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Official: We're not building aircraft carriers
By Li Jing (China Daily)
Updated: 2005-06-16 21:19

A senior official in charge of China's shipbuilding industry yesterday categorically denied reports that the country is building an aircraft carrier in Shanghai.

A welder poses before the hull of a ship at a boatyard in Chongqing Municipality, Southwest China. Photo is taken on May 29, 2005. [newsphoto]   

"I'd like to make it clear that there's no such thing at all," said Zhang Guangqin, vice-minister of the Commission of Science, Technology and Industry for National Defence.

He made the comments when asked to confirm a report that China had started building an aircraft carrier in Shanghai.

"As a leader in charge of the shipbuilding sector, I know nothing about it," he told a press conference.

He said that China adheres to peaceful development and pursues a "defensive national defence policy." Only 10 per cent of the vessels built in China are for military use, he said.

Yet he did not rule out the possibility that China would build its own aircraft carriers in the future.

"China has a vast maritime territory. Protecting maritime security, sovereignty and rights is the sacred mission of our navy," he said, adding that "related government agencies are looking into this matter (whether or not to build an aircraft carrier).

"Arming our navy with advanced vessels and equipment is an important mission for the country's shipyards," Zhang said.

Ten countries currently have aircraft carriers in service, with the United States topping the list with half the world's total. Other countries including Britain, France, Italy, India, and Brazil account for the other half.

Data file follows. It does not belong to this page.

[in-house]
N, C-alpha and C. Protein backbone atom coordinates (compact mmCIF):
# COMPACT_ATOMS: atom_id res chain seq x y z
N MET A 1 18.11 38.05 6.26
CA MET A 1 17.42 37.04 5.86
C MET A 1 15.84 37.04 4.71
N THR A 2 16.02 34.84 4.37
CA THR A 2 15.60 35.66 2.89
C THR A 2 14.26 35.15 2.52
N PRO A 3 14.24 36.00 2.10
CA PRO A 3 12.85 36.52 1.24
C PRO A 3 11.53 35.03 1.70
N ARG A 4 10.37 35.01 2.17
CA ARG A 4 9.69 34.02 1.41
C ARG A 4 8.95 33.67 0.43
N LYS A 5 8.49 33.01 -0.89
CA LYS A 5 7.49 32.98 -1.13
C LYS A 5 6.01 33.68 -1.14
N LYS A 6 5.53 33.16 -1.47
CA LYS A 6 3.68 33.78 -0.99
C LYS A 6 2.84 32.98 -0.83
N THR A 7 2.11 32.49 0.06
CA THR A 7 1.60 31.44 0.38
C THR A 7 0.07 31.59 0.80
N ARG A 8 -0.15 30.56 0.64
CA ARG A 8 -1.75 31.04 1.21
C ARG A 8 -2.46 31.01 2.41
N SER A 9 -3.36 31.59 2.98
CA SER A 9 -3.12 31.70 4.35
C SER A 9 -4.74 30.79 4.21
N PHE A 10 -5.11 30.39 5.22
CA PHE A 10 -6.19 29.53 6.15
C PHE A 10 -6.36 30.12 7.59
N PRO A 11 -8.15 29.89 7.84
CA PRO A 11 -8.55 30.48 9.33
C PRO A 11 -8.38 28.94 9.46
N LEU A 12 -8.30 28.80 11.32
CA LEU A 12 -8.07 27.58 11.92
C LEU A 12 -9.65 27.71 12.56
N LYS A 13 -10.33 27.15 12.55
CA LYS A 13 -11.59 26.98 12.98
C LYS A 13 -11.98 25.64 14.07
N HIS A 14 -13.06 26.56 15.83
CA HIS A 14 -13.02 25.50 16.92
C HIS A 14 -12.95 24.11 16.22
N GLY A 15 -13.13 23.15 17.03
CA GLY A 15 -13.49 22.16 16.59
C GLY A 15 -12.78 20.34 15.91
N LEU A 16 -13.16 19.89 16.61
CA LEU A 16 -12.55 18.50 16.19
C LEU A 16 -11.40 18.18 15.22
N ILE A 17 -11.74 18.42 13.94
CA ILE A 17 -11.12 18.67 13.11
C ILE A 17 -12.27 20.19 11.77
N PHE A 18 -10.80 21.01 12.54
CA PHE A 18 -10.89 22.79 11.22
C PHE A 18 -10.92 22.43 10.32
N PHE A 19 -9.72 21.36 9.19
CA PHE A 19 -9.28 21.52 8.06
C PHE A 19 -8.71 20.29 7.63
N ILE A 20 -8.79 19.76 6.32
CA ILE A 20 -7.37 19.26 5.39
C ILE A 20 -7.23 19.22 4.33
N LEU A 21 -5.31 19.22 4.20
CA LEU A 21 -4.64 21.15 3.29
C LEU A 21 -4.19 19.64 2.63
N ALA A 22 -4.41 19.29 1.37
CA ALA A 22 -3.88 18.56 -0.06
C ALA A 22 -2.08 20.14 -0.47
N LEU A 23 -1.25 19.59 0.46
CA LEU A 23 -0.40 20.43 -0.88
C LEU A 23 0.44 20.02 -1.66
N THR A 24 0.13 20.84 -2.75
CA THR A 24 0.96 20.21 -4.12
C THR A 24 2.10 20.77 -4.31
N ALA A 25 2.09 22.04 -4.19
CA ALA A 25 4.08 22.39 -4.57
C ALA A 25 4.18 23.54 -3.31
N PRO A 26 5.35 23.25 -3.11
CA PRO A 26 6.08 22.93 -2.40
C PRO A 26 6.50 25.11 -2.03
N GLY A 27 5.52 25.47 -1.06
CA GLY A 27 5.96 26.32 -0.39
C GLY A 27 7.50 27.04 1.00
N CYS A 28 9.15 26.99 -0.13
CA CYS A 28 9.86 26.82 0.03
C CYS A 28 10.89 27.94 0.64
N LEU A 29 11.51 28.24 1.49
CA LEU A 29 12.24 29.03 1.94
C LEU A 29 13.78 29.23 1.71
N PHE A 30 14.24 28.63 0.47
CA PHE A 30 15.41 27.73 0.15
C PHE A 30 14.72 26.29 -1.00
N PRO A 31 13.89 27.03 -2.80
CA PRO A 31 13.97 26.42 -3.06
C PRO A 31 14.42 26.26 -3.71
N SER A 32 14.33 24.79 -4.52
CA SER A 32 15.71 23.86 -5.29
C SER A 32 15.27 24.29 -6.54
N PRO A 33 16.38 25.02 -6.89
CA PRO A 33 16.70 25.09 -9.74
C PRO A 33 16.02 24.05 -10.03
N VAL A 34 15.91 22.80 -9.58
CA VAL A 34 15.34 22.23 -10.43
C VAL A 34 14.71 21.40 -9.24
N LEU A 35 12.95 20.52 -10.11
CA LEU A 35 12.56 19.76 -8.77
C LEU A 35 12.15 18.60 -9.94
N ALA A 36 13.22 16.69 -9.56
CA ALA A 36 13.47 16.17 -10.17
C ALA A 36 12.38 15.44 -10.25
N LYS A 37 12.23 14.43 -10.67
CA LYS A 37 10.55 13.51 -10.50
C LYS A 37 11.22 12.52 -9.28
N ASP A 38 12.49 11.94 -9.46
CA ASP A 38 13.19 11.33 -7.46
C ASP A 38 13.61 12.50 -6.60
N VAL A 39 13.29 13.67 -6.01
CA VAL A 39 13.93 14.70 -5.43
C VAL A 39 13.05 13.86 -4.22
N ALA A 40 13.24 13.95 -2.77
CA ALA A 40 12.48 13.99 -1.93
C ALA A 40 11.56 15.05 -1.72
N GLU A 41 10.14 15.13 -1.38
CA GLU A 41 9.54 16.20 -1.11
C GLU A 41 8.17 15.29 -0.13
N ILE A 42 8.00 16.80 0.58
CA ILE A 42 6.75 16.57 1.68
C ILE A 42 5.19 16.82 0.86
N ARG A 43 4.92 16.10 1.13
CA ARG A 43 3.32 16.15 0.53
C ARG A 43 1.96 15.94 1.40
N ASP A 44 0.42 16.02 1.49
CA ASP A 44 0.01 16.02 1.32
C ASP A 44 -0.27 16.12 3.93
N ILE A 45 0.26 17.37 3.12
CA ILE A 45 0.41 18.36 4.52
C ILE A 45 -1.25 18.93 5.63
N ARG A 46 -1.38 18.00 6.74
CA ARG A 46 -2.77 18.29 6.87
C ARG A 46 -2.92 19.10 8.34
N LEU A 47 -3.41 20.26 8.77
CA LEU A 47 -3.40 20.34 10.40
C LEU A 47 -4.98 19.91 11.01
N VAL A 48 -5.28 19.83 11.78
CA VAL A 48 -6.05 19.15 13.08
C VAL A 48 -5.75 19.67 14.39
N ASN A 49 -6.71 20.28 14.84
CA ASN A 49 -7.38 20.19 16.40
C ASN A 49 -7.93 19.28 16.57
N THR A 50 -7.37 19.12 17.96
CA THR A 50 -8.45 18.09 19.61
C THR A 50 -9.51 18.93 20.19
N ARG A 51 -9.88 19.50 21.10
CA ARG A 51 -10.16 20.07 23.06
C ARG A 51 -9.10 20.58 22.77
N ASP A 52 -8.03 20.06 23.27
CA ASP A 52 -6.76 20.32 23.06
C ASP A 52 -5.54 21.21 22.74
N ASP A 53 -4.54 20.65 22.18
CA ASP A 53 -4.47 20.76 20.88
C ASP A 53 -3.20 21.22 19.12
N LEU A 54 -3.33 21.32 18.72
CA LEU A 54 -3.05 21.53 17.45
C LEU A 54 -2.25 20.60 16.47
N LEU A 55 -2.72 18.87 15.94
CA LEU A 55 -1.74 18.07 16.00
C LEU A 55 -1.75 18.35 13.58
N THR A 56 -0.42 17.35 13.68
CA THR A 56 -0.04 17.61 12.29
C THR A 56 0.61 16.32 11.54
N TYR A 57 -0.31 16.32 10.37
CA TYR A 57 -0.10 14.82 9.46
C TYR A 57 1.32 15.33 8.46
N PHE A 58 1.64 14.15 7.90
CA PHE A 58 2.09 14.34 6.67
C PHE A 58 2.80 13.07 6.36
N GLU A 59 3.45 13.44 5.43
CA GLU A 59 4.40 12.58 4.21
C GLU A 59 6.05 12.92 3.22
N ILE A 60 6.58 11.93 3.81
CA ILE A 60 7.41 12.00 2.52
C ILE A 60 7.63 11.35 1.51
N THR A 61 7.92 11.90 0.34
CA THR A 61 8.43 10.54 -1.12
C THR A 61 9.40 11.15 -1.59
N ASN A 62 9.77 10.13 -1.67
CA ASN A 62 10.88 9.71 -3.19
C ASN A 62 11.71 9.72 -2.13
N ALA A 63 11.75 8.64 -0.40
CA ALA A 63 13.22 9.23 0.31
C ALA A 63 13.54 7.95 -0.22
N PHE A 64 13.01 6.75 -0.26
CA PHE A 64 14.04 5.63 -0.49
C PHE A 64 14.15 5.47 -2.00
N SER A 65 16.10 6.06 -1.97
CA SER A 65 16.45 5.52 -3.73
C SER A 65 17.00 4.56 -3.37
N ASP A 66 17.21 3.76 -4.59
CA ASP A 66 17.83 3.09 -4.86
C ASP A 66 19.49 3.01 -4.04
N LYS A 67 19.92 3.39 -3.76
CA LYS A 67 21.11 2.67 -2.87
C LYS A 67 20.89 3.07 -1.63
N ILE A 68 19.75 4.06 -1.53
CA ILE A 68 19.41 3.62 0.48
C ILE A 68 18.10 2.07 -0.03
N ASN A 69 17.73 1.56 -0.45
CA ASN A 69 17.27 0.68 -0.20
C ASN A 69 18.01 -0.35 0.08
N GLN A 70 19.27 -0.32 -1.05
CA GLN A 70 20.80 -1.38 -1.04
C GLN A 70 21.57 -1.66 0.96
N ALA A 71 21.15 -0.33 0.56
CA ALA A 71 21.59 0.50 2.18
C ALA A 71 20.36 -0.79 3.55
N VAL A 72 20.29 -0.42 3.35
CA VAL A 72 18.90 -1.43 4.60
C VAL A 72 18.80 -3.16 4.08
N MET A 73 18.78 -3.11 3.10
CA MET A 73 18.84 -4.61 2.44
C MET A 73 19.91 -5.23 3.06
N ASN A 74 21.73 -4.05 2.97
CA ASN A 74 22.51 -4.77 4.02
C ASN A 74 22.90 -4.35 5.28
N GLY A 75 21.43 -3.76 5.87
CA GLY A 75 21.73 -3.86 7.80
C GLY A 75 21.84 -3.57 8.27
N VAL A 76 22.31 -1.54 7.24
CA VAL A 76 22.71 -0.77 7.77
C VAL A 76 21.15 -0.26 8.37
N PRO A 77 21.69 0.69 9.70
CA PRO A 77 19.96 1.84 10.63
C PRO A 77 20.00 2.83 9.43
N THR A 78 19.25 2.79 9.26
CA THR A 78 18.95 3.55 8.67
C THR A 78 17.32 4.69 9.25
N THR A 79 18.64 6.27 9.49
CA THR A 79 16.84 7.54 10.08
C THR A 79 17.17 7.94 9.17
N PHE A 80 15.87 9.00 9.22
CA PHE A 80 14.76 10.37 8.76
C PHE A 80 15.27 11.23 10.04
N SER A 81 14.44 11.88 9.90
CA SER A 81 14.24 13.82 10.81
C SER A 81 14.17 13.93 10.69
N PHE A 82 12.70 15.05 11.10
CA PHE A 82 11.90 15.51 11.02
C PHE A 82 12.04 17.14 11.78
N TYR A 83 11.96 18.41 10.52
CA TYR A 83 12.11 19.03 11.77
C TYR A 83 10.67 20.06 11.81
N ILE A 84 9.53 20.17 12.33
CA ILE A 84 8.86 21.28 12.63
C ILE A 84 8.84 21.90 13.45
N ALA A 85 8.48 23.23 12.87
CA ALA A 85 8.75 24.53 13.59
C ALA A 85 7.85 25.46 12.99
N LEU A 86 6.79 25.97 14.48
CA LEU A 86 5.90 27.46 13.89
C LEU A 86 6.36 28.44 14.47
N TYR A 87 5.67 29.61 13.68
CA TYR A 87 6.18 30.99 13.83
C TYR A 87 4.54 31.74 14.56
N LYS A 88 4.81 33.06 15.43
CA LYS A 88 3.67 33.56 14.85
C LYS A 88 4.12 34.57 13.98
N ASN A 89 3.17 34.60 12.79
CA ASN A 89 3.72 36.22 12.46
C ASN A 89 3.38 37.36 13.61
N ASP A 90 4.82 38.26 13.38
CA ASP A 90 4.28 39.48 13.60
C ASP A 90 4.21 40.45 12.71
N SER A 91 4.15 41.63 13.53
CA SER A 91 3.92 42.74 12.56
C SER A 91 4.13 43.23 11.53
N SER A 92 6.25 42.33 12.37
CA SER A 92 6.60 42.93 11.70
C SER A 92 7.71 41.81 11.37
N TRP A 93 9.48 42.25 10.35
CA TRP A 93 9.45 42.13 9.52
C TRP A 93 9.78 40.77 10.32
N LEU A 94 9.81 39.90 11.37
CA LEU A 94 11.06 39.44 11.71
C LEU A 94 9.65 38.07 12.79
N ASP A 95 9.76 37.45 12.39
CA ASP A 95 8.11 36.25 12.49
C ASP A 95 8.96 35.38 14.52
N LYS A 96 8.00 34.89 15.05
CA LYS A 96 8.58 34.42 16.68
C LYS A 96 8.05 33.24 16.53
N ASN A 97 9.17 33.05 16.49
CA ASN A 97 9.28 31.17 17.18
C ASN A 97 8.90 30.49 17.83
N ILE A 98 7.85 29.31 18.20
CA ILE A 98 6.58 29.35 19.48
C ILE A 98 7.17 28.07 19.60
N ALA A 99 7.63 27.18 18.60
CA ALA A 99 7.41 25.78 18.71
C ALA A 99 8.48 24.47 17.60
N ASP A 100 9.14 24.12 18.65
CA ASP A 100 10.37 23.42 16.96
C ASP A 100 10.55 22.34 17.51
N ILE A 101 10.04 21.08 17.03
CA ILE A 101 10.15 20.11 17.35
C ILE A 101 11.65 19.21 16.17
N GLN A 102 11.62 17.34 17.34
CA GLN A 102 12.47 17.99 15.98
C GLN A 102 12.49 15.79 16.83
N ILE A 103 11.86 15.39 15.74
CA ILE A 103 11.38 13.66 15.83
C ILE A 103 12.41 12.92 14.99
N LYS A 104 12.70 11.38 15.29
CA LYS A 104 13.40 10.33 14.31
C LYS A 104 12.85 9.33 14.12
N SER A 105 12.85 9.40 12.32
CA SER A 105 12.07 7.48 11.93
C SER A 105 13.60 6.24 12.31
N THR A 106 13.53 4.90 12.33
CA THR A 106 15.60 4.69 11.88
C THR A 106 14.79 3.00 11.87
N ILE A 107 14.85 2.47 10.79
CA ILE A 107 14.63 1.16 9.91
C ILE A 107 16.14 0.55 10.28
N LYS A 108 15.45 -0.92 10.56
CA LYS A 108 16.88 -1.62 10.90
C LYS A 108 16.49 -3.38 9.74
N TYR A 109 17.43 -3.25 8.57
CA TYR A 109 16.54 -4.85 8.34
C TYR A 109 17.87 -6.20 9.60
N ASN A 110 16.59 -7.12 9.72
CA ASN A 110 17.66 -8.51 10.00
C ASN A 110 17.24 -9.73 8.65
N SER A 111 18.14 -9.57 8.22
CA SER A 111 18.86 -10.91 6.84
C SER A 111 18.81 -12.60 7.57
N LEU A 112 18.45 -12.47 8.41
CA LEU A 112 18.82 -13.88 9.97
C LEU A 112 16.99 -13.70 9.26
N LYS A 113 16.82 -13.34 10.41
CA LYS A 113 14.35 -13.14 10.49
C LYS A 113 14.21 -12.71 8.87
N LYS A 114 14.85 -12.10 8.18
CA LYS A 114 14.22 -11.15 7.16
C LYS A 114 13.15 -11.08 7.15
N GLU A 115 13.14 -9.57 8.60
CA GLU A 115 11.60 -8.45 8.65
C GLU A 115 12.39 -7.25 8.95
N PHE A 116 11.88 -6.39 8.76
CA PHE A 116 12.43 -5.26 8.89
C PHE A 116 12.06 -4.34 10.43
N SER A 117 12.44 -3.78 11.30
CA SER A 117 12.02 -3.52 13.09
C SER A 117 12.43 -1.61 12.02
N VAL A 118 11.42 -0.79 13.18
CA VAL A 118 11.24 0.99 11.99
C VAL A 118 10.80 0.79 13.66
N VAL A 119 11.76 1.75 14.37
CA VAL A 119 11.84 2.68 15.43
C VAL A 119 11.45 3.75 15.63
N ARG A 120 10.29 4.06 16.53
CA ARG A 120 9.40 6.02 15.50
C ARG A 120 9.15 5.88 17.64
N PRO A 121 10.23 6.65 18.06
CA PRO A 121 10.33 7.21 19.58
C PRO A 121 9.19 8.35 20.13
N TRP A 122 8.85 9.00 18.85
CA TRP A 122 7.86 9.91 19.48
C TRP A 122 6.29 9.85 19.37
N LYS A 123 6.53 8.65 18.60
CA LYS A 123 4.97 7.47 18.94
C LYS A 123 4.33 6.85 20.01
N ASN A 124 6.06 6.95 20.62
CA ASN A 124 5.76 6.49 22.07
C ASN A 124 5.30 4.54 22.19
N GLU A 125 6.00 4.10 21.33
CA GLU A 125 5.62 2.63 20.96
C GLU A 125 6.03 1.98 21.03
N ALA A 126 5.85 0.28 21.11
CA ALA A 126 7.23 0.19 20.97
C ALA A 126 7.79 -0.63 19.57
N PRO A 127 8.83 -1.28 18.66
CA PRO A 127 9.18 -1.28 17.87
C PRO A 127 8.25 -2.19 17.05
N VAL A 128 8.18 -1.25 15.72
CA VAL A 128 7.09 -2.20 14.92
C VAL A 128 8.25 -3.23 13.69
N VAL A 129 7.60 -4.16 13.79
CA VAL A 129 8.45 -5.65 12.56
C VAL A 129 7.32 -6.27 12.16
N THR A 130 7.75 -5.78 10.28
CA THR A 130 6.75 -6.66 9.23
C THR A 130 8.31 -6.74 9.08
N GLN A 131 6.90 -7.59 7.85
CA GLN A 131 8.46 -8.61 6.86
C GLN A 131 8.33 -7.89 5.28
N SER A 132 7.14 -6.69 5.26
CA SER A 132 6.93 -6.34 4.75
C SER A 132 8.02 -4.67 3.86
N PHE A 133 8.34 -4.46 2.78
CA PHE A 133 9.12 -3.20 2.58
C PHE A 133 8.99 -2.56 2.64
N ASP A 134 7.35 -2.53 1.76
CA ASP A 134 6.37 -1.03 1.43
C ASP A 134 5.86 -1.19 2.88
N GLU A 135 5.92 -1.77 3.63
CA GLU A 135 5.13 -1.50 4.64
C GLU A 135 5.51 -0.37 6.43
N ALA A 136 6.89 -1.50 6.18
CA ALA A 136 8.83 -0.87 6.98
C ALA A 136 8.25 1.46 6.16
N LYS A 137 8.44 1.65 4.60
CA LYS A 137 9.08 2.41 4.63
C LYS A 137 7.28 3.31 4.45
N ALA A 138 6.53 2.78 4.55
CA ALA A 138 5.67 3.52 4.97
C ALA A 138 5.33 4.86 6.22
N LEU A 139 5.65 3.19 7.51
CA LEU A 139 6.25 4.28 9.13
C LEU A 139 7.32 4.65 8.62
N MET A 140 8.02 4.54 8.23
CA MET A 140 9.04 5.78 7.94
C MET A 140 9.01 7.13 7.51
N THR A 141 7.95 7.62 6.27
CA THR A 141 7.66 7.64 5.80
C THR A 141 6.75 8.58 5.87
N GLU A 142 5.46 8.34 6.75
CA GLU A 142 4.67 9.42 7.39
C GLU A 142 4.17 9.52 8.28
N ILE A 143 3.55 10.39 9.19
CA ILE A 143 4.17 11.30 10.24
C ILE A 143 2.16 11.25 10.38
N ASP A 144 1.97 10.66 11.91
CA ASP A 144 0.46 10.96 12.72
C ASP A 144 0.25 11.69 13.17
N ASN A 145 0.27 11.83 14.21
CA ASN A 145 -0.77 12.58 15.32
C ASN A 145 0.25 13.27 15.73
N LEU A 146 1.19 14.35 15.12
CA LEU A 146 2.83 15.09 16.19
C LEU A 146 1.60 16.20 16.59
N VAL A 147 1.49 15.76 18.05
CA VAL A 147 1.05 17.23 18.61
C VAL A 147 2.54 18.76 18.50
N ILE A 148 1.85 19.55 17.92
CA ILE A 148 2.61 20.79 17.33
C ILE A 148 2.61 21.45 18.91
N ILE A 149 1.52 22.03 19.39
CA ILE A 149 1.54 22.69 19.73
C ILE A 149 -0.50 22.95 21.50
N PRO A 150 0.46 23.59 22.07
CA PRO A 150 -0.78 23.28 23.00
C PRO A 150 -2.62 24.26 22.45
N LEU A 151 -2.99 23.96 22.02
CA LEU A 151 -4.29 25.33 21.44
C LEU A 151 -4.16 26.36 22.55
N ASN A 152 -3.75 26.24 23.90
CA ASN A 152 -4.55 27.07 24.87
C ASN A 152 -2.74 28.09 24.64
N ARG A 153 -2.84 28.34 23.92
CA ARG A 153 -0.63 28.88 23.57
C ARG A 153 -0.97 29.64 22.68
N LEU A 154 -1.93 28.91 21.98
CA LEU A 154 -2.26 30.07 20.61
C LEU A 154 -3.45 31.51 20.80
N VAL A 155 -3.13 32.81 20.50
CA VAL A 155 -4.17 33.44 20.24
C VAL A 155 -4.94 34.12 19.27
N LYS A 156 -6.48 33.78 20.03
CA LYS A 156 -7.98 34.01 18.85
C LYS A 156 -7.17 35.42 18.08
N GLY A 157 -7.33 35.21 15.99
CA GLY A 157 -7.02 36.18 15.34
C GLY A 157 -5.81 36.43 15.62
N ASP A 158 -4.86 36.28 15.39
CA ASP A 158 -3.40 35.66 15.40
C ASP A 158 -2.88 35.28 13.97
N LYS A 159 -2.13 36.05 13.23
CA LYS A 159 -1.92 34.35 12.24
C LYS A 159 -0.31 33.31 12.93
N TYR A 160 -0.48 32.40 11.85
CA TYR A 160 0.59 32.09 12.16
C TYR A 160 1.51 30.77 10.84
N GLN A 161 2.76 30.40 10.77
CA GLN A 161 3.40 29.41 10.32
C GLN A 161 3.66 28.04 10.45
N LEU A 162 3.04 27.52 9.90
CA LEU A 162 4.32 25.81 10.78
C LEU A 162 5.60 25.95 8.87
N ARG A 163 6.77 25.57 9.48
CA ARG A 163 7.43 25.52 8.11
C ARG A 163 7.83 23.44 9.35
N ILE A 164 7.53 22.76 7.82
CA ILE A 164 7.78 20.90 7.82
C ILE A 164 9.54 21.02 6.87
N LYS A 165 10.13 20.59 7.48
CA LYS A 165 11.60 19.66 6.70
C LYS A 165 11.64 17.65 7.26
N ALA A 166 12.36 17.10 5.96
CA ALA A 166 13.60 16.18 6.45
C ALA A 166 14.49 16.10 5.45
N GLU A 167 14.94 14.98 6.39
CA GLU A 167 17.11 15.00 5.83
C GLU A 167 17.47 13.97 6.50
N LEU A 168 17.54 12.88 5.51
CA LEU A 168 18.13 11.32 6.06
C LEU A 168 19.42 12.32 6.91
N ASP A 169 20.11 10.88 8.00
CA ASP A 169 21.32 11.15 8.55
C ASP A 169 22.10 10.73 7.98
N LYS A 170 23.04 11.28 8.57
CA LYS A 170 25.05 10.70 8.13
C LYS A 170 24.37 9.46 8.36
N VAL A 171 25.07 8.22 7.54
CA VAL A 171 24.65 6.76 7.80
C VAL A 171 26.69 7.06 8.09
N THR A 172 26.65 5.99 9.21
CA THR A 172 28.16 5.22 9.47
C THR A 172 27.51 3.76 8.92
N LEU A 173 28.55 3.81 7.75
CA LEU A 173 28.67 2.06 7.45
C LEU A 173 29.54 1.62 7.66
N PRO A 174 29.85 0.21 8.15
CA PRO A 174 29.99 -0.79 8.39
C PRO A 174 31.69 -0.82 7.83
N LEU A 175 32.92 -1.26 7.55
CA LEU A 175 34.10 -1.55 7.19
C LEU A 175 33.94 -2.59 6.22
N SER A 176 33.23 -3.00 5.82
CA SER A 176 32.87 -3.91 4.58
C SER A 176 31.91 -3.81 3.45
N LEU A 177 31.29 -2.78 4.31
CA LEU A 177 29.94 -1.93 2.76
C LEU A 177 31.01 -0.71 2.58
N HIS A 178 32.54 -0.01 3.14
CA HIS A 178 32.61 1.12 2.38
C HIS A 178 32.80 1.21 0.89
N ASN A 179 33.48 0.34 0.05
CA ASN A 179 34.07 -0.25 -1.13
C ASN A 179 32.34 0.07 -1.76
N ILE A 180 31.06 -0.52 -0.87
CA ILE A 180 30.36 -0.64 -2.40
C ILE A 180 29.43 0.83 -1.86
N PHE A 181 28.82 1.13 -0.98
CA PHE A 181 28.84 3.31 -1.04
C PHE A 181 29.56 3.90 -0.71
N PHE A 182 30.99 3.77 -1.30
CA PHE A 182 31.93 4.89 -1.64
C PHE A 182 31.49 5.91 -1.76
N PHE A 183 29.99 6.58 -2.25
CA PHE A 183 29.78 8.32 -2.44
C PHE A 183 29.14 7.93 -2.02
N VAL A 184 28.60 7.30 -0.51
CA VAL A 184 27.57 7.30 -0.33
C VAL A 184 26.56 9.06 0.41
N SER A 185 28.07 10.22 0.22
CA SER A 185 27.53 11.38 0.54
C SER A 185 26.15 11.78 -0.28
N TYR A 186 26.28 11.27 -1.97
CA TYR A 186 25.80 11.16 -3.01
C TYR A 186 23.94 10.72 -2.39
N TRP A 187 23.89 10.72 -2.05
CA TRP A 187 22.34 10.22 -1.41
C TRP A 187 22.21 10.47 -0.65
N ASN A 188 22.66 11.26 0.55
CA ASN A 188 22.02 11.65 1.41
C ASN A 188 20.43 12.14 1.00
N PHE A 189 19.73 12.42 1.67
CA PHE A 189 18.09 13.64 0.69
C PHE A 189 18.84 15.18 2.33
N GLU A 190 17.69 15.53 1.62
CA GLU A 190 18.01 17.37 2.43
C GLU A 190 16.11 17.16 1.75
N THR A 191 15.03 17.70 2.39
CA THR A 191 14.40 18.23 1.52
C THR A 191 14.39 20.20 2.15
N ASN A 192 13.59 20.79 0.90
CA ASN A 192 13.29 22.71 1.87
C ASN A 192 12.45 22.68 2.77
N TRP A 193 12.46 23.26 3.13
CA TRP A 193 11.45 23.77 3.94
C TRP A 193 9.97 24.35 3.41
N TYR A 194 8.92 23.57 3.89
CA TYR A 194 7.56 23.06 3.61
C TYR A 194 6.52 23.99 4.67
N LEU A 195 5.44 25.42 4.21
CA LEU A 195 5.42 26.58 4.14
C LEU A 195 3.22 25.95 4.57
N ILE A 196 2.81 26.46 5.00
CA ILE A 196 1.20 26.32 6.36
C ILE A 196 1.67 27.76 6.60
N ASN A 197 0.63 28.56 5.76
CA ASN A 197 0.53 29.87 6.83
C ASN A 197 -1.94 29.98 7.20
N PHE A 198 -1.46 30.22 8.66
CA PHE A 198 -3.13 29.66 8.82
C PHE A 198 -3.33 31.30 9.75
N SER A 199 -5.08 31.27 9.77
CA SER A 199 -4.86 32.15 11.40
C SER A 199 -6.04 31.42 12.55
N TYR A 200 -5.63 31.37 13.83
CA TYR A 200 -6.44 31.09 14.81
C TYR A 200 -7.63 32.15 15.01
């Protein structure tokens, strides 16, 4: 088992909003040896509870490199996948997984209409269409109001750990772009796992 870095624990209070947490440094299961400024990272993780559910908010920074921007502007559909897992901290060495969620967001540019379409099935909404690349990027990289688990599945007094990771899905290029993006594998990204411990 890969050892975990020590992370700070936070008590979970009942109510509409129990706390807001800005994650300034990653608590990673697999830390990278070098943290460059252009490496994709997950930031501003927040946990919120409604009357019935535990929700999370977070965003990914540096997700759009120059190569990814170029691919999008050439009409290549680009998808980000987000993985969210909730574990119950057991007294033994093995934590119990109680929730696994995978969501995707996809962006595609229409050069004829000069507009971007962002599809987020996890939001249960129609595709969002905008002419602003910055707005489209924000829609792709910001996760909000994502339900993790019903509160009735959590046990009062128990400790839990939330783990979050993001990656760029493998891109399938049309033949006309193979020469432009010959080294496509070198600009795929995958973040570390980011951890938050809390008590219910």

As for China's total vessel production, both for military and civilian use, Zhang said it would rise to 10 million deadweight tons this year, compared with 8.8 million tons last year.

China is now the world's third largest shipbuilder and has maintained an annual average increase of 26 per cent in ship production over the past five years.

It is aiming to increase its global shipbuilding market share to 25 per cent by 2010, up from 14 per cent last year.

At that rate of growth, the country will probably become the world's leading shipbuilder by 2020.

The nation's shipyards are challenging those of Japan and the Republic of Korea, the world's two largest shipbuilders, whose market share both topped 37 per cent last year, Zhang said.

"Our shipyards have entered the market for liquid natural gas carriers, breaking the monopoly on such ship types held by a few strong shipbuilding countries," Zhang said.

China can now design and build giant crude carriers, or those with a cargo capacity of 300,000 deadweight tons, and 8,000-ton equivalent unit container carriers, Zhang added.

He said about 70 per cent of these new ships built in China have been exported to more than 100 countries, including the United States, Japan, Germany, France and Canada.

Statistics from the commission show that China exported 5.6 million deadweight tons of vessels last year, for a return of nearly US$3.2 billion.

"Now more than 85 per cent of the orders in the hands of Chinese shipyards are from foreign countries," Zhang said.

However, he pointed out that the development of domestic marine equipment lagged far behind demand in the country's booming shipbuilding industry.

More than 60 per cent of the raw materials and accessories used in China's shipyards are imported.

(China Daily 06/17/2005 page1)

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